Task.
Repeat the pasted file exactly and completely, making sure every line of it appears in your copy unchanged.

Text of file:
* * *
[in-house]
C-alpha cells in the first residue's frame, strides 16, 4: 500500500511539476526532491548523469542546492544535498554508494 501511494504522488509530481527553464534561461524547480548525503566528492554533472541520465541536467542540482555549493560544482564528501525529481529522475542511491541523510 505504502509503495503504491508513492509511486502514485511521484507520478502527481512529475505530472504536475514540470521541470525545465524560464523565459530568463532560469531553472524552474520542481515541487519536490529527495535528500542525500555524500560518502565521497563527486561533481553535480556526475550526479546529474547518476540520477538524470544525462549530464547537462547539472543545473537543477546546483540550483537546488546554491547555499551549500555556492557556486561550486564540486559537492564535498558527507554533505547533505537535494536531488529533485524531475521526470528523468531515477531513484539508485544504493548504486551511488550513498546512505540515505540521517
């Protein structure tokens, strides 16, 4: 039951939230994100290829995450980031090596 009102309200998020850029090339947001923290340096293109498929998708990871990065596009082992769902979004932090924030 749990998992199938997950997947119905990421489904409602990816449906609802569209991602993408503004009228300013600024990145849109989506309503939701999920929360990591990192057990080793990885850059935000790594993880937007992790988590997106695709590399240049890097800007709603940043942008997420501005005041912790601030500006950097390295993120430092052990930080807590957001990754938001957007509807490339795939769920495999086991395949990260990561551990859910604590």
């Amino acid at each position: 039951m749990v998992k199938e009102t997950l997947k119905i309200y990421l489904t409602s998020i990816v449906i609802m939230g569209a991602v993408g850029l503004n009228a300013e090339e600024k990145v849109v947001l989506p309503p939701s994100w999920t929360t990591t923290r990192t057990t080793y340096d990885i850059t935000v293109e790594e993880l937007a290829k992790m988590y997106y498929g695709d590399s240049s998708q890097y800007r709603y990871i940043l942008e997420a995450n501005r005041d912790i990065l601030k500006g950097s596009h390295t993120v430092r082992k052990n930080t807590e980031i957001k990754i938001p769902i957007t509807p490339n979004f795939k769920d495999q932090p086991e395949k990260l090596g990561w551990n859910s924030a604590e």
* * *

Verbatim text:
[in-house]
C-alpha cells in the first residue's frame, strides 16, 4: 500500500511539476526532491548523469542546492544535498554508494 501511494504522488509530481527553464534561461524547480548525503566528492554533472541520465541536467542540482555549493560544482564528501525529481529522475542511491541523510 505504502509503495503504491508513492509511486502514485511521484507520478502527481512529475505530472504536475514540470521541470525545465524560464523565459530568463532560469531553472524552474520542481515541487519536490529527495535528500542525500555524500560518502565521497563527486561533481553535480556526475550526479546529474547518476540520477538524470544525462549530464547537462547539472543545473537543477546546483540550483537546488546554491547555499551549500555556492557556486561550486564540486559537492564535498558527507554533505547533505537535494536531488529533485524531475521526470528523468531515477531513484539508485544504493548504486551511488550513498546512505540515505540521517
């Protein structure tokens, strides 16, 4: 039951939230994100290829995450980031090596 009102309200998020850029090339947001923290340096293109498929998708990871990065596009082992769902979004932090924030 749990998992199938997950997947119905990421489904409602990816449906609802569209991602993408503004009228300013600024990145849109989506309503939701999920929360990591990192057990080793990885850059935000790594993880937007992790988590997106695709590399240049890097800007709603940043942008997420501005005041912790601030500006950097390295993120430092052990930080807590957001990754938001957007509807490339795939769920495999086991395949990260990561551990859910604590």
């Amino acid at each position: 039951m749990v998992k199938e009102t997950l997947k119905i309200y990421l489904t409602s998020i990816v449906i609802m939230g569209a991602v993408g850029l503004n009228a300013e090339e600024k990145v849109v947001l989506p309503p939701s994100w999920t929360t990591t923290r990192t057990t080793y340096d990885i850059t935000v293109e790594e993880l937007a290829k992790m988590y997106y498929g695709d590399s240049s998708q890097y800007r709603y990871i940043l942008e997420a995450n501005r005041d912790i990065l601030k500006g950097s596009h390295t993120v430092r082992k052990n930080t807590e980031i957001k990754i938001p769902i957007t509807p490339n979004f795939k769920d495999q932090p086991e395949k990260l090596g990561w551990n859910s924030a604590e």